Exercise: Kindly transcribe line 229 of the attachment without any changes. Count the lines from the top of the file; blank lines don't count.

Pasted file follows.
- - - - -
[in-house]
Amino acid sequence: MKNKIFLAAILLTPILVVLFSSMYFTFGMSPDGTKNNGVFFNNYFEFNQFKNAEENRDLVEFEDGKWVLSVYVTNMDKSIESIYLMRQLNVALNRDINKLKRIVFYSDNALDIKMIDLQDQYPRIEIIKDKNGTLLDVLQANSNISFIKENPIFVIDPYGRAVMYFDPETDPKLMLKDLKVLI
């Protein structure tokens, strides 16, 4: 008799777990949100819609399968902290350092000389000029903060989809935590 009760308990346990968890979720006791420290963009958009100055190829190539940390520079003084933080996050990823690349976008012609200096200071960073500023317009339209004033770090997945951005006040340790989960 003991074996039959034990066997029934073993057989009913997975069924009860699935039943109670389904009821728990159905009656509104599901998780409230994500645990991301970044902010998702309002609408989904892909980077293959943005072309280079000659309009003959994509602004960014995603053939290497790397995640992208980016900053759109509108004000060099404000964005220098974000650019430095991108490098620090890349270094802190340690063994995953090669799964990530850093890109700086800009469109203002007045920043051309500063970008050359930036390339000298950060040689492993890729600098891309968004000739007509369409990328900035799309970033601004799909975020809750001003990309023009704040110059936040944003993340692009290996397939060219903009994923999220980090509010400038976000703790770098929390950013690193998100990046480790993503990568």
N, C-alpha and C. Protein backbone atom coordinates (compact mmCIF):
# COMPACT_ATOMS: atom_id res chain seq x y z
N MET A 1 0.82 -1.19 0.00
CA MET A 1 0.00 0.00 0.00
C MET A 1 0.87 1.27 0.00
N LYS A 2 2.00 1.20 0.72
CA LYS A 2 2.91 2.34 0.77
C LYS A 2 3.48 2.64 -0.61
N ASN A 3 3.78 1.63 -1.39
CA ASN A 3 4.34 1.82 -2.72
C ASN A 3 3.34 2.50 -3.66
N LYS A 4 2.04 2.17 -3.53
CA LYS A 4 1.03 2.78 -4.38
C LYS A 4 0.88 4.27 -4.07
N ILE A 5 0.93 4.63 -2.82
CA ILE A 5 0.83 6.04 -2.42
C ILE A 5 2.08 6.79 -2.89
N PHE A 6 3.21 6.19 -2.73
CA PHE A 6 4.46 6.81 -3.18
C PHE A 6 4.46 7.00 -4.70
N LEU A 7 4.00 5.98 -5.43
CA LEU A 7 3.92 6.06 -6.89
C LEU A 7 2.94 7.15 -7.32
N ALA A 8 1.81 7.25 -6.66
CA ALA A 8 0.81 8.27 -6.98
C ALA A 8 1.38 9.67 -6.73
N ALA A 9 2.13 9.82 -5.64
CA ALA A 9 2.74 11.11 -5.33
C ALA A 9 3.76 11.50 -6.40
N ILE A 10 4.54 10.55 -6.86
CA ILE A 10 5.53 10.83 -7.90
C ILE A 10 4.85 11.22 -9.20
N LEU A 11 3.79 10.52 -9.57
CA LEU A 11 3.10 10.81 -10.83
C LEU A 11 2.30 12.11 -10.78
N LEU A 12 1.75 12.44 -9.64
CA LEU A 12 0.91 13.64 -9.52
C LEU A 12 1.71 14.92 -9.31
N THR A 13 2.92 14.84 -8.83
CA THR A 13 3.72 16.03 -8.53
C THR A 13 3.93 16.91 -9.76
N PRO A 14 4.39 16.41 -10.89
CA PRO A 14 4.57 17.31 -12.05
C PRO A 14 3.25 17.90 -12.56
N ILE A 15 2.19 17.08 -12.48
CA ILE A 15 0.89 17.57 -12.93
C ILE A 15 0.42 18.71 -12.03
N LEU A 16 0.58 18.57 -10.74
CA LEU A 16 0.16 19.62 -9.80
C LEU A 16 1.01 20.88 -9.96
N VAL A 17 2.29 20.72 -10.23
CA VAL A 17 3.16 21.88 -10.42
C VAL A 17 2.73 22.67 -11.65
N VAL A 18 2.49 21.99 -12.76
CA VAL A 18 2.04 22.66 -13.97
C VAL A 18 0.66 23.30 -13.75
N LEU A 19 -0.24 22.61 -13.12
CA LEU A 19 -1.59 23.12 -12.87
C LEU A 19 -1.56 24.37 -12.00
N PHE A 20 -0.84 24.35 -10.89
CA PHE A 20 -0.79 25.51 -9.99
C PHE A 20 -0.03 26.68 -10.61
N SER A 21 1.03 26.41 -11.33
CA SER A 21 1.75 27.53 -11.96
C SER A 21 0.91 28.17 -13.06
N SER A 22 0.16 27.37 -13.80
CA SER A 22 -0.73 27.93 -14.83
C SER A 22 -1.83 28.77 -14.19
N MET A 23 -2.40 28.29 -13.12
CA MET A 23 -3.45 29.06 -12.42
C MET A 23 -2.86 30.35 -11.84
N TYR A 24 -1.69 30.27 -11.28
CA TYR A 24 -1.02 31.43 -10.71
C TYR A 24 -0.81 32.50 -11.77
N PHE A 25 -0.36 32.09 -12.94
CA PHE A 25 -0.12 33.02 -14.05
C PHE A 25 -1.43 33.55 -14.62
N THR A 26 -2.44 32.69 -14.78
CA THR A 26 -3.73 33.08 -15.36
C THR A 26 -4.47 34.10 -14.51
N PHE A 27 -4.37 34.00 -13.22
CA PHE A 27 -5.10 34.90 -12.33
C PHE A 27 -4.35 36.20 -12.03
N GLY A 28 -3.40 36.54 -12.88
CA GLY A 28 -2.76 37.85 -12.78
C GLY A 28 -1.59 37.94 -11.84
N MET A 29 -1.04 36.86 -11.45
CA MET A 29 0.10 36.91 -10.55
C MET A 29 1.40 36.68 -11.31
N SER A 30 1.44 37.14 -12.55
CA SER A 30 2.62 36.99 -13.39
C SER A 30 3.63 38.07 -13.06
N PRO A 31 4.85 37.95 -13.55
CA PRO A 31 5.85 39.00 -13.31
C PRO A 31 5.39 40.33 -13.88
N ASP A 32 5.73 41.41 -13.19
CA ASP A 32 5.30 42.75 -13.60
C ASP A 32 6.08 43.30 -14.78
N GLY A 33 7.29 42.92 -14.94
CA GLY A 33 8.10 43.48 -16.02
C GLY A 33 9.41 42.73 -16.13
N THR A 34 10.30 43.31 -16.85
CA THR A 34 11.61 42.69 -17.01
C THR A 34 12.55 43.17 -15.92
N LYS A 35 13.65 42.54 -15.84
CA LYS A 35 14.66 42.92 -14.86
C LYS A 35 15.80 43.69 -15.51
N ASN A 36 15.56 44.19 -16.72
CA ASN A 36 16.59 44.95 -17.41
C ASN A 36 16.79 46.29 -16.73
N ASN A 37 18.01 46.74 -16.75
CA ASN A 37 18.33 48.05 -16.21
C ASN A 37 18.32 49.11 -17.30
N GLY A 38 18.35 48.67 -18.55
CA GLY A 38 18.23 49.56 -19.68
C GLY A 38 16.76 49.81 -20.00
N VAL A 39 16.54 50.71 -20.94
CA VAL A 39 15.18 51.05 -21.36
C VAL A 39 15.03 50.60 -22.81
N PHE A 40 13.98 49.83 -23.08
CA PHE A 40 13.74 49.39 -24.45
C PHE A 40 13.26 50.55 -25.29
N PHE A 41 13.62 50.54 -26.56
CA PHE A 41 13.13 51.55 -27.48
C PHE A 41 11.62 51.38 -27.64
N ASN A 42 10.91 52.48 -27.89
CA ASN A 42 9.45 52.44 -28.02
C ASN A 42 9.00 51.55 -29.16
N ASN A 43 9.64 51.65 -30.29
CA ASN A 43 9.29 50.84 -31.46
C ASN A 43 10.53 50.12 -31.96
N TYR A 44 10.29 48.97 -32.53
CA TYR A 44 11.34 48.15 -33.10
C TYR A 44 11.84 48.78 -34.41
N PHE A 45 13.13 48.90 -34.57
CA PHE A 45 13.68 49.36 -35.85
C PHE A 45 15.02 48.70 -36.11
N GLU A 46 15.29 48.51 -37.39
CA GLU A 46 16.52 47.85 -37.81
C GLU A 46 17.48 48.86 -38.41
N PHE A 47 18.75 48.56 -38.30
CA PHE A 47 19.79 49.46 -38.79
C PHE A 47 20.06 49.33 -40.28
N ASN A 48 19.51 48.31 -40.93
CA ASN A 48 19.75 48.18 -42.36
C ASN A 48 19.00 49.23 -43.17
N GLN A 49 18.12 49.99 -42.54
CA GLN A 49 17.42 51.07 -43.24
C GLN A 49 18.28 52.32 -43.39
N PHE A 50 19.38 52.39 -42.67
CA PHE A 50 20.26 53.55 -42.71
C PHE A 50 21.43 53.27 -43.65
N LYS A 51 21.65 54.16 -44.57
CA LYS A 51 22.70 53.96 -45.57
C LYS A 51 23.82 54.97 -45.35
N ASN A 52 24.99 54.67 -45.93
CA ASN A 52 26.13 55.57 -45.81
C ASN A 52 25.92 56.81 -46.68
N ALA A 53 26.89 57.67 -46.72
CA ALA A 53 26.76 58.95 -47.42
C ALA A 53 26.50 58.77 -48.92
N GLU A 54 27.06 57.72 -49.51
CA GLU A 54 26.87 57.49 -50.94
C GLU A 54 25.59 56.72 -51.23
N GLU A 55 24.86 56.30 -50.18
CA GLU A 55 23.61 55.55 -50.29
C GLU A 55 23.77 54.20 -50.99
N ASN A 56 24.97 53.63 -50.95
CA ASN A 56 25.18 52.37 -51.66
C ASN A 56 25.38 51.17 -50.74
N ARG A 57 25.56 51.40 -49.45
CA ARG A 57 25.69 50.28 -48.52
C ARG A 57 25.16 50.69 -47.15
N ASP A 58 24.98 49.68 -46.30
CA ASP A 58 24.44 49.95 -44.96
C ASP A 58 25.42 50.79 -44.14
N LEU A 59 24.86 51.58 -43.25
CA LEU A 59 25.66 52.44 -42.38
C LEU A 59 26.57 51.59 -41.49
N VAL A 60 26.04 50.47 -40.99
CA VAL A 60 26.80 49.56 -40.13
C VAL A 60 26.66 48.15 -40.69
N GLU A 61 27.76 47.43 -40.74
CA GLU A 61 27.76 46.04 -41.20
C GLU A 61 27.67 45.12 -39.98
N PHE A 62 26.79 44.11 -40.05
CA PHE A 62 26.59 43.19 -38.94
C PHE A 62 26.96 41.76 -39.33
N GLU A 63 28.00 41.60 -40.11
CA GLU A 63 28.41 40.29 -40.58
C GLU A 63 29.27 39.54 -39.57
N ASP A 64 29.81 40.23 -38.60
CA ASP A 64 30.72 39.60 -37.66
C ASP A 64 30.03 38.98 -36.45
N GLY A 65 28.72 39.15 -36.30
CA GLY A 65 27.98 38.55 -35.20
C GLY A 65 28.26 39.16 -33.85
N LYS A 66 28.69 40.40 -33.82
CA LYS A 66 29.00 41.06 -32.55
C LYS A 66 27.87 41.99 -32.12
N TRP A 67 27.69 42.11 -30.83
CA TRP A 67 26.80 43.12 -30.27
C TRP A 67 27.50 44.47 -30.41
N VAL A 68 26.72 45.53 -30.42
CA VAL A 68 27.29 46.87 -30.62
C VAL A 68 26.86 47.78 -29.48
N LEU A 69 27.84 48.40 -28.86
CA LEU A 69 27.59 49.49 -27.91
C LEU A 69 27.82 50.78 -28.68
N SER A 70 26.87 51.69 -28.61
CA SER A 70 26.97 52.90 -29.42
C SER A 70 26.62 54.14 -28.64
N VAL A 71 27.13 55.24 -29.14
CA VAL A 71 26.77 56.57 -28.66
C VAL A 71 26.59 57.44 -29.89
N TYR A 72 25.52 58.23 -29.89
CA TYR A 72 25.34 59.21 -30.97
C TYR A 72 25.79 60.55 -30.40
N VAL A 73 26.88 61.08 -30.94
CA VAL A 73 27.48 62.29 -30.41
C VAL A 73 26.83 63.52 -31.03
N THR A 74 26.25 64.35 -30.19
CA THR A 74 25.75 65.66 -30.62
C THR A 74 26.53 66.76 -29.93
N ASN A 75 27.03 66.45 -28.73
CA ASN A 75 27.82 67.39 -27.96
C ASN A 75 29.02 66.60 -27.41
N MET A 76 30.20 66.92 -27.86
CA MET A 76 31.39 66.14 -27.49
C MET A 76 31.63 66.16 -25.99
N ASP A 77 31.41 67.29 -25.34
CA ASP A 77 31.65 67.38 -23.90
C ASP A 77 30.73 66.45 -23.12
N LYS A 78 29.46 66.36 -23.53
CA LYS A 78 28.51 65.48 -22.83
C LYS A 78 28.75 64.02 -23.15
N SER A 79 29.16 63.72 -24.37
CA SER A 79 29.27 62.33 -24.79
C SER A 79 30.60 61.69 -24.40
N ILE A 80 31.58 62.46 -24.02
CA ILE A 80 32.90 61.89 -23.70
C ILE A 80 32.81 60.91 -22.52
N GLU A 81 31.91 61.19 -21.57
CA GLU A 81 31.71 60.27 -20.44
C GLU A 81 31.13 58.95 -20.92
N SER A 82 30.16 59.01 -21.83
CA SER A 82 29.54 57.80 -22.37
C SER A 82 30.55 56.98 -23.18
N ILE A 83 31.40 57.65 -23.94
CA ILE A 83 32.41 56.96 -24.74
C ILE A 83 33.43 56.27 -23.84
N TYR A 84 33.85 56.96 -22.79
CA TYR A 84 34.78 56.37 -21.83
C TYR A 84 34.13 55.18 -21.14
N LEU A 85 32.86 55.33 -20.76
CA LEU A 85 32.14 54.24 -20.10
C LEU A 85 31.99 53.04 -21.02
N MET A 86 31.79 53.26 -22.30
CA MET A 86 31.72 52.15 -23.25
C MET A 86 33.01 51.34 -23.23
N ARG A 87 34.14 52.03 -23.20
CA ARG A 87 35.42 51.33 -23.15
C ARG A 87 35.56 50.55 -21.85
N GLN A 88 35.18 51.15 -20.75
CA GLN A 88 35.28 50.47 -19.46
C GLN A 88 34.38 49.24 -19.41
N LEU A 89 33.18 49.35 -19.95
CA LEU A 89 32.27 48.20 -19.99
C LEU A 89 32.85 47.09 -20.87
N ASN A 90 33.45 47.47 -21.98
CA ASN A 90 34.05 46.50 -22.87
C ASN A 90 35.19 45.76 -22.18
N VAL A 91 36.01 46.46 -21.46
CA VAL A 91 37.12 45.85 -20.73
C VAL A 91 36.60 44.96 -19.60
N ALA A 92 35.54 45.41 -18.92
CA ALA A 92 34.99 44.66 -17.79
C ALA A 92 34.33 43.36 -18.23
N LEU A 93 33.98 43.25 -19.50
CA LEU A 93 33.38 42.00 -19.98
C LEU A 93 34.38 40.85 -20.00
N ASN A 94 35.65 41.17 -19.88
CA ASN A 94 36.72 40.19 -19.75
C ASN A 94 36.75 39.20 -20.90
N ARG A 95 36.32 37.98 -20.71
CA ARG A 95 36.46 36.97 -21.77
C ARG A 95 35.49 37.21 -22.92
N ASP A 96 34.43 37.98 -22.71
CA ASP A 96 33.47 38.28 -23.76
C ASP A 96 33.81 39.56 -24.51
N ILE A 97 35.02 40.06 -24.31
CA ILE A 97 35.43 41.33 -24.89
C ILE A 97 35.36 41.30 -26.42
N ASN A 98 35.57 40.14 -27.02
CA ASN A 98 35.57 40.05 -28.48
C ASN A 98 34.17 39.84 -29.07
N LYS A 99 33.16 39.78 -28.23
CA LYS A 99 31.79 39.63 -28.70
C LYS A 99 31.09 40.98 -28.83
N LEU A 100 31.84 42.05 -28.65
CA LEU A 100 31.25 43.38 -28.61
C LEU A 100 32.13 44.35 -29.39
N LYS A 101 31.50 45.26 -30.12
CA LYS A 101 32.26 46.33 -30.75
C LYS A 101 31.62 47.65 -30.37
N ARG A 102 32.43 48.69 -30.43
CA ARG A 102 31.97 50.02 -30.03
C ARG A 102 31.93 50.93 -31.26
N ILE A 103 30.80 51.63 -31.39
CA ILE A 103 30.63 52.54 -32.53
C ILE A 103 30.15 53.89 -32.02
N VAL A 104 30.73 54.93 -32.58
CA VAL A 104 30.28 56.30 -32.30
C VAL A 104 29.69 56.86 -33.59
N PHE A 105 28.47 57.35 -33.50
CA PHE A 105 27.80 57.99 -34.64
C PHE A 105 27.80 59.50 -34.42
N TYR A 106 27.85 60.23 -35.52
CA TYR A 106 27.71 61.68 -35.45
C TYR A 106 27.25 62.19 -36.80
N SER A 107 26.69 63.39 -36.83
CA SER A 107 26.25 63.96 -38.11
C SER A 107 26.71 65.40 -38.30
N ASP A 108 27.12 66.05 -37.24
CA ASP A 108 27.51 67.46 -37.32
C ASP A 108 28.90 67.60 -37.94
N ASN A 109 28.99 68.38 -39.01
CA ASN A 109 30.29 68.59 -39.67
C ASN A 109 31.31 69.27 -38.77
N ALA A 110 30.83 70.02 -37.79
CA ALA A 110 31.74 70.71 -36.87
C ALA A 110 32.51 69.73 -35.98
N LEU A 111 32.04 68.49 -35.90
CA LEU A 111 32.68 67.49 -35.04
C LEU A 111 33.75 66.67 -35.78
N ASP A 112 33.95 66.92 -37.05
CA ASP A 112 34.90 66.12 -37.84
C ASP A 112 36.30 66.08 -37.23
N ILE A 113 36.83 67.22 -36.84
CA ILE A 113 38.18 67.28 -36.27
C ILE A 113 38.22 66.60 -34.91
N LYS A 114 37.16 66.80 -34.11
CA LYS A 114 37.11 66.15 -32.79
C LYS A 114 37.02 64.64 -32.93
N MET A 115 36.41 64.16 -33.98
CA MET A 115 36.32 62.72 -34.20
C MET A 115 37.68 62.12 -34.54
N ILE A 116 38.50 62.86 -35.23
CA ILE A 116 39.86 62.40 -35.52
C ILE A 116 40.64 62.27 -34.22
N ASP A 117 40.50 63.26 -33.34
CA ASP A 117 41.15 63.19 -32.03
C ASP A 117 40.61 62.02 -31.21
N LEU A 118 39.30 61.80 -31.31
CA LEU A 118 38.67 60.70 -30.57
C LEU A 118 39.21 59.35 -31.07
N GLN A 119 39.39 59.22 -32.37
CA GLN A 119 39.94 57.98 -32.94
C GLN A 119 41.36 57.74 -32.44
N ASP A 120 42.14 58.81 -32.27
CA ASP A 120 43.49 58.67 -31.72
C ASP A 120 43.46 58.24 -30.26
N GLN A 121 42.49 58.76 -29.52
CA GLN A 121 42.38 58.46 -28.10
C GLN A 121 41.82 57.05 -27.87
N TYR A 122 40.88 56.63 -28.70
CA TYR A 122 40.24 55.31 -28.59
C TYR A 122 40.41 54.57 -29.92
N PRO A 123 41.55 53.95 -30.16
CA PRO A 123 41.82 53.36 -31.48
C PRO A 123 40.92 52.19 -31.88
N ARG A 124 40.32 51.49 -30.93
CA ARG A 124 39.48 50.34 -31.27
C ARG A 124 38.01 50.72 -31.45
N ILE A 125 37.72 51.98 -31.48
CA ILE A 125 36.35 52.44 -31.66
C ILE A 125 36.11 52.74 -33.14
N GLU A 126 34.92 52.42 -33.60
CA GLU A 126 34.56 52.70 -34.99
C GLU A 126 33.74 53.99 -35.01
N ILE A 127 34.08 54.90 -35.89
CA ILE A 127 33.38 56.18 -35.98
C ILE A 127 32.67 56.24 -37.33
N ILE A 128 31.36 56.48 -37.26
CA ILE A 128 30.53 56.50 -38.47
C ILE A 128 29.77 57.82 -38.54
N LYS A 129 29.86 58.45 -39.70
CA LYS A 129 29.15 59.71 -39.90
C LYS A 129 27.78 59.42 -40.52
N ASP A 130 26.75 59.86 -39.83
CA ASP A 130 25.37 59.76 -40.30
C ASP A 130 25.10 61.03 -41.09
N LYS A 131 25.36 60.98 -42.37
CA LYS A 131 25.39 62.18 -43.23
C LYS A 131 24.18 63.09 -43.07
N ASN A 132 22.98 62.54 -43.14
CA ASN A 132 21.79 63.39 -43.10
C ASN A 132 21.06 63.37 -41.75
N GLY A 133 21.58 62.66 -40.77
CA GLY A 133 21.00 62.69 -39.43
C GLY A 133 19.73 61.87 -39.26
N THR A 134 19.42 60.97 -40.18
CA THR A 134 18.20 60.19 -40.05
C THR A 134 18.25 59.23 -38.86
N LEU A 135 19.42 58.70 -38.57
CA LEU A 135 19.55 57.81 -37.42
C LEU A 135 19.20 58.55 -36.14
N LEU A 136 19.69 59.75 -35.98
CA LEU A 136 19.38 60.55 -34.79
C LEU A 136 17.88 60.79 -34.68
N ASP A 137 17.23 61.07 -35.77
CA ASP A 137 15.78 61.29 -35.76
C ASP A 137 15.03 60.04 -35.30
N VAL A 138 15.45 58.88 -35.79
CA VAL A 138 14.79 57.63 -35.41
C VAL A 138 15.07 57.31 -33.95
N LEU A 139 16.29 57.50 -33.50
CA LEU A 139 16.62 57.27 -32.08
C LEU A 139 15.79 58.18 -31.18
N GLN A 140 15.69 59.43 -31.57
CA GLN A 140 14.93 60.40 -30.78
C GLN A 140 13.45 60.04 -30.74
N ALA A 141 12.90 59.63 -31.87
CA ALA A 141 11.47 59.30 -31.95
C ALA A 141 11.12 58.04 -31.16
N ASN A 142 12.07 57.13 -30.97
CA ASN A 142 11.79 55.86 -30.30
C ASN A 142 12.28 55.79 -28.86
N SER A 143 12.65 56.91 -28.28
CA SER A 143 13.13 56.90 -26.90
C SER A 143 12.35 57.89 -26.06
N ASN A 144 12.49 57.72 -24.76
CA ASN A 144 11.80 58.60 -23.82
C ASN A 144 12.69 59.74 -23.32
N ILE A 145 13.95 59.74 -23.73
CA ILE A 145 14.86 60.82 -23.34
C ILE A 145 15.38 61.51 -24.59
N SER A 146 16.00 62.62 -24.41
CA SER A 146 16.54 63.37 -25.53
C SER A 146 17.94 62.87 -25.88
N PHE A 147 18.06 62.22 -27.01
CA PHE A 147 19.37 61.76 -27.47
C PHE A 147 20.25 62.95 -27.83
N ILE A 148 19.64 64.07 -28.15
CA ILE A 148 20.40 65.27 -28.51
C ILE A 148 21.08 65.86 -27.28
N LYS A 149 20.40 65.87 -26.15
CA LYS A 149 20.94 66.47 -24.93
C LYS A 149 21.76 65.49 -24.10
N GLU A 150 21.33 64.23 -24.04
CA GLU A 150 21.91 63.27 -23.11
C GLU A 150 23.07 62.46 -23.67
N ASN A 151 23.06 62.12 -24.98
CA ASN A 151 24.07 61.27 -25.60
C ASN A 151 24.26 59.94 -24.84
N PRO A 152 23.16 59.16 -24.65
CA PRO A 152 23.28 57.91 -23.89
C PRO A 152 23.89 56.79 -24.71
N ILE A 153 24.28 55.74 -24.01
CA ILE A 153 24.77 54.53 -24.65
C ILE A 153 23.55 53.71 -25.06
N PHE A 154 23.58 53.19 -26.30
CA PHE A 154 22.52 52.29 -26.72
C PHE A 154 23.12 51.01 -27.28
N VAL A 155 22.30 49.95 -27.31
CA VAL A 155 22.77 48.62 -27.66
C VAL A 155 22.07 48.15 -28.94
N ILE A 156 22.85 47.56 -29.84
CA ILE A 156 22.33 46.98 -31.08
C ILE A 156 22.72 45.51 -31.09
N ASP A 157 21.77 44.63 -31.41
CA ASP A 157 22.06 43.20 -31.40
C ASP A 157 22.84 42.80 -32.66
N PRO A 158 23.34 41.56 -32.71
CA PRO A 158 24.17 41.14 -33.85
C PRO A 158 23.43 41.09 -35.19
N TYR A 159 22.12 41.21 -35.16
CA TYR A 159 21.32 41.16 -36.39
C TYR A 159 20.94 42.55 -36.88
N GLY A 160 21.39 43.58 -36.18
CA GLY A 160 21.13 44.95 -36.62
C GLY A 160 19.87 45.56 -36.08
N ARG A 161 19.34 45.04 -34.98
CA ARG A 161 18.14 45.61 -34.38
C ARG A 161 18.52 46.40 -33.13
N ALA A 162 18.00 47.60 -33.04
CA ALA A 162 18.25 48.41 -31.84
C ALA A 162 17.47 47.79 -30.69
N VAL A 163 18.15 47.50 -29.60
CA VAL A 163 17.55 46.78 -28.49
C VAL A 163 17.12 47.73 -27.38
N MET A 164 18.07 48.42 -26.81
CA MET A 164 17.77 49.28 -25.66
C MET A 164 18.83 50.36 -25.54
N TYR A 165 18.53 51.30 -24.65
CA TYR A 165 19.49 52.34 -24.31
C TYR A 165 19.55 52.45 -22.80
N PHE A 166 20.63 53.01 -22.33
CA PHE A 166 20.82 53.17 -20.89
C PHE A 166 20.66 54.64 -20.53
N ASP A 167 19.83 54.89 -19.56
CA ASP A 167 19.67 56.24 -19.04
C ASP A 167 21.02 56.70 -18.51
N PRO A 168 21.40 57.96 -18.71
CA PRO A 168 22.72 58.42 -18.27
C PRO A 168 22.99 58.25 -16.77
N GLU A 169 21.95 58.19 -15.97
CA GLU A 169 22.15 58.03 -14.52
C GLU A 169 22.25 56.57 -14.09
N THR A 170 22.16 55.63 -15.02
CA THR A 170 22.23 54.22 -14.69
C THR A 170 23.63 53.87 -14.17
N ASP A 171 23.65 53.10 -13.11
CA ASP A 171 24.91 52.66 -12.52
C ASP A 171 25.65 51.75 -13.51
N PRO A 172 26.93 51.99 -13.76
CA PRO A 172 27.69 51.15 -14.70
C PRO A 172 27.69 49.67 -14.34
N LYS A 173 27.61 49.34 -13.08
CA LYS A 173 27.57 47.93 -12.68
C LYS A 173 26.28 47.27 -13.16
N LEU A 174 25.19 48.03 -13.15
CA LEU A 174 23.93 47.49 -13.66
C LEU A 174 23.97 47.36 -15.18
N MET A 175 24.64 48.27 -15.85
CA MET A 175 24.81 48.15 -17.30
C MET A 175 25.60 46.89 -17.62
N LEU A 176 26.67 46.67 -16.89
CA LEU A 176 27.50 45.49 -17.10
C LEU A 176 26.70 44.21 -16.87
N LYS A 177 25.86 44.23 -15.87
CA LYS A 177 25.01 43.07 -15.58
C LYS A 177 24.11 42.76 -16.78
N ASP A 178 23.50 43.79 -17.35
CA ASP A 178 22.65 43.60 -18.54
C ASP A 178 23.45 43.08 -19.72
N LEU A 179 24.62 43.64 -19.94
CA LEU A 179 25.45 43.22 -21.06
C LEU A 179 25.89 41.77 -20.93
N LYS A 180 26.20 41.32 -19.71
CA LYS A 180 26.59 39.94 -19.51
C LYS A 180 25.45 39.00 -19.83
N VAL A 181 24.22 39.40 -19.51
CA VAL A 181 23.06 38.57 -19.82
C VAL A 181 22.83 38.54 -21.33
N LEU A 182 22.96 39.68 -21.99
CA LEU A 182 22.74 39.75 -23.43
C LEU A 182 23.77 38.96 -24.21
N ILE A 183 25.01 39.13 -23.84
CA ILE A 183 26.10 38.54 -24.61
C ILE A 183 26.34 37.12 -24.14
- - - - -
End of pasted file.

CA ASN A 75 27.82 67.39 -27.96